I WRITE about Joseph Sepp Blatter as if he is dead. It is deliberate. Blatter has been in FIFA in the past 36 years. He inherited his iron fist from the Belgian-Brazilian Jean Marie Jo o Faustino Godefroid Havelange, who competed in water polo and swimming in the 1936 and 1952 Olympic Games. Now 95, Havelange, who ruled FIFA for 24 years, was deep in the scandals around the 1998 transmutation of Blatter from Secretary-General to President of FIFA. Other re-elections of Blatter (2002, 2007) have swirled more scandals.
What became of Blatter? The television images of his evasiveness at a Zurich media briefing on Monday eclipsed his romance with football. He was dodgy, edgy and surely had a lot to hide. He was a pathetic sight, drained of the confidence he was known for, drenched in the stench of allegations that refuse to go away. He was not sure whether to shun questions or answer them – he did both.
“Football is not in a crisis,” Blatter said, his irritation was obvious. “We are only in some difficulty and our problems must be solved within our family. I regret what has happened in the last few days and weeks – great damage has been done to the image of FIFA.”
His decision to live in denial is a bigger part of the scandal. Predictably, FIFA’s Ethics Committee cleared Blatter of allegations of corruption President of the Asia Football Federation Mohammed bin Hammam made. Hamman, a candidate against Blatter was suspended along with Jack Warner, accused of bribing to aid Qatar’s successful 2022 World Cup bid.
How can Blatter talk of scandals that have dogged FIFA for more than 12 years as “what has happened in the last few days and weeks?” He spoke because almost everyone around him had been indicted. Could FIFA have become a cesspit under his watch without his knowledge?
The suspension of FIFA Executives began last October over the same issues. Was that “in the last few days and weeks?” What about the suspension after the 2006 World Cup bid, which South Africa lost in controversial circumstances? Blatter was in-charge.
FIFA sued Blatter in 2002 after FIFA Secretary-General Michel Zen-Ruffinen drew up a 30-page allegation of financial mismanagement in FIFA. He accused Blatter of poor management of FIFA’s marketing partnership with ISL. FIFA lost $100m to the collapse of ISL.
Expectedly, Swiss authorities found Blatter innocent. FIFA bore the loss; Zen-Ruffinen lost his job. Blatter did not allow further investigation of the matter. He stopped an internal investigation, accusing its members of breaking confidentiality agreements.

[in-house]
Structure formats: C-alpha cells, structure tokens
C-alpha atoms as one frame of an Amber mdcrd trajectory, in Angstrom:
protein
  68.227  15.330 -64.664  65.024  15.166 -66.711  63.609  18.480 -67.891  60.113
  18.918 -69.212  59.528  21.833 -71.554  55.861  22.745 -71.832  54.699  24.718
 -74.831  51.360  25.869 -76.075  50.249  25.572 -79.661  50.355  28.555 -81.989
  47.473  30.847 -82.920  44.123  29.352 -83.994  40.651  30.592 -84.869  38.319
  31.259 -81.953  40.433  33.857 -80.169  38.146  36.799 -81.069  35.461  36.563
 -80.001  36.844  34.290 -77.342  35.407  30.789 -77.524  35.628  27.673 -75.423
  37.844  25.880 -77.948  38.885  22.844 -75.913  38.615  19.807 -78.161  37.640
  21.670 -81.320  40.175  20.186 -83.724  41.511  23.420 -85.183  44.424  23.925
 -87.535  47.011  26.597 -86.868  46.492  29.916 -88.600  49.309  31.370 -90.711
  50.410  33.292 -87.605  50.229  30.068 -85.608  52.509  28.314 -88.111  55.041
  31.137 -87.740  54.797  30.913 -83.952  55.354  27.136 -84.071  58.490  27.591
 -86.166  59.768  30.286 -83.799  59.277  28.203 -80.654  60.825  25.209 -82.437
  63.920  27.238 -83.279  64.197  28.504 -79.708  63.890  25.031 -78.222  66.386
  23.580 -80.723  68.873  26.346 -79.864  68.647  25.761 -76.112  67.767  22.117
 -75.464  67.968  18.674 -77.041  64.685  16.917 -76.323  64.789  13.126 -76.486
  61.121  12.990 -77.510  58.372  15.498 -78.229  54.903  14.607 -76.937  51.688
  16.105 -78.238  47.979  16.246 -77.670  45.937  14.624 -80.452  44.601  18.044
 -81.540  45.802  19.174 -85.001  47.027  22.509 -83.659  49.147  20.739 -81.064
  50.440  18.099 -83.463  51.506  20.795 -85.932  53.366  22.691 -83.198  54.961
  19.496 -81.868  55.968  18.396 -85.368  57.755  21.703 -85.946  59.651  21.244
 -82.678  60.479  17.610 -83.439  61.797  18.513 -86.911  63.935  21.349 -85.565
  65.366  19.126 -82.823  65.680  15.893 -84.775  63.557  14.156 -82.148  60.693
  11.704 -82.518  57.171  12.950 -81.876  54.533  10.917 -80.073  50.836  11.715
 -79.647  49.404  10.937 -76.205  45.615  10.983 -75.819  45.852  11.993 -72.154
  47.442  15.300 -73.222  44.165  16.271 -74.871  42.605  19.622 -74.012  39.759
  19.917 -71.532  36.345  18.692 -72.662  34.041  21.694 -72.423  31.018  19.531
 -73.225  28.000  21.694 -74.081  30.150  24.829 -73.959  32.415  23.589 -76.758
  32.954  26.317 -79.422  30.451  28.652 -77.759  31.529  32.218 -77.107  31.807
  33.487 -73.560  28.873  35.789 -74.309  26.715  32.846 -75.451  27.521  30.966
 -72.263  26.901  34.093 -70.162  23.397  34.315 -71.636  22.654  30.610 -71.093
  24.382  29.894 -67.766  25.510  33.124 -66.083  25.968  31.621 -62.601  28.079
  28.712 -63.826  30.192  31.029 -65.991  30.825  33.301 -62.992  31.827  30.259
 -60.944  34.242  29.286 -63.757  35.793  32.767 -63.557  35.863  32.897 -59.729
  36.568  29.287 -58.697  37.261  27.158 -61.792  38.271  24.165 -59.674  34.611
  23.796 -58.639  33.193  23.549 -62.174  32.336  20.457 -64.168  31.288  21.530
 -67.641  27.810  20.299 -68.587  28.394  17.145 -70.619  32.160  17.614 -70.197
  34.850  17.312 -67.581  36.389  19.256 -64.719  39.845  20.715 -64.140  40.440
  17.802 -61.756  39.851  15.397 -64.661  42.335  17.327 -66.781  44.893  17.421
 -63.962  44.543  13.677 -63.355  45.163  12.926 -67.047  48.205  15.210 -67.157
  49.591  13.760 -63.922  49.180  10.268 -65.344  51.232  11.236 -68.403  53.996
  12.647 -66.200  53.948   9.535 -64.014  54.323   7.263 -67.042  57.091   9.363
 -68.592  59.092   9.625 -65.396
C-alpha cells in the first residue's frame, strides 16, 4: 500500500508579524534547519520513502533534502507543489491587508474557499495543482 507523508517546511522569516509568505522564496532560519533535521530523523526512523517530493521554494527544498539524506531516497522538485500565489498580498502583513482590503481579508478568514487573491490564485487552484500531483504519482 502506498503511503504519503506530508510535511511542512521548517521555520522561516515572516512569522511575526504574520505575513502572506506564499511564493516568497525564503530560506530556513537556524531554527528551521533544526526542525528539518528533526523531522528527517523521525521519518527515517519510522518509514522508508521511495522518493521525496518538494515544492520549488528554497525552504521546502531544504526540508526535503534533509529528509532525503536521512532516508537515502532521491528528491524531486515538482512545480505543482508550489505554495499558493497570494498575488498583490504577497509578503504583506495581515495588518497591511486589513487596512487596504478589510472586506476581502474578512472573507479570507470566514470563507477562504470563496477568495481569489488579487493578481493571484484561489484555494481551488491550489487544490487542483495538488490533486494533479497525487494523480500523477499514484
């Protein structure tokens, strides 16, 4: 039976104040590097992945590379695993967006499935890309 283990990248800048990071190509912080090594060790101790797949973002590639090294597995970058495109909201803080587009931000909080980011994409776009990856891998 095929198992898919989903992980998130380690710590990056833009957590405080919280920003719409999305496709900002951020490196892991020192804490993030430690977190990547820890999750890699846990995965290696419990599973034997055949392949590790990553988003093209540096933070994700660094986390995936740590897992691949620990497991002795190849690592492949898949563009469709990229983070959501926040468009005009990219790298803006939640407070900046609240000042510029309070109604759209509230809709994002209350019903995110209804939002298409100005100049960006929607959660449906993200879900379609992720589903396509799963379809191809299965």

Blatter used to be the media’s delight. At the 1988 Nations Cup in Morocco, on discovering that many African journalists did not receive FIFA publications, he put them on FIFA’s mailing list. I am still on that list courtesy of that gesture.
His gusto for development of global football began with his work as FIFA Technical Director. Nobody knows about FIFA or global football better than he does. His elevation to Secretary-General and Chief Executive of FIFA meant he was there as FIFA grew, created new competitions, and negotiated television and marketing deals that enhanced the football brand.
Blatter – blathering, battered, bothering, bruised, and besmirched – cannot lead FIFA. He will win another term, since he is the only candidate, but football will lose badly. One of the biggest tragedies of the game is that a man who began so well, who once made great contributions would kill it with bespoken greed developed over years of working the webs of scandals that riddled FIFA and became accepted part of the beautiful game.
Unfortunately, FIFA and football will miss Blatter (the one we once knew), who cared for the game, who expended the early part of his FIFA stay since 1975, working for the good of the game. The former Swiss army colonel who was not belligerent, a man who was at home with the media (he was a journalist), the polyglot, who found a tongue from his fluency in French, German, English, Spanish, and Italian to relax his audience will spend the rest of his days in remorse.
No more shall we see thee self-effacing Blatter, boisterous, engaging, all for the good of the game. Football is in an incongruous frame from the man who once flamed it to fame.
Bye Mr. Blatter, whenever you decide to stop ruining football.
THOSE who rush to Zurich for solutions to challenges of Nigerian football may have to look elsewhere. FIFA has enough headaches of its own.
Can our floundering football wait? What are really the issues that cannot be resolved within the laws of Nigeria? Like Blatter, some people think they have a right to reduce the game to the type of infamy in FIFA. I can only wish them the same luck attending Monsieur Blatter.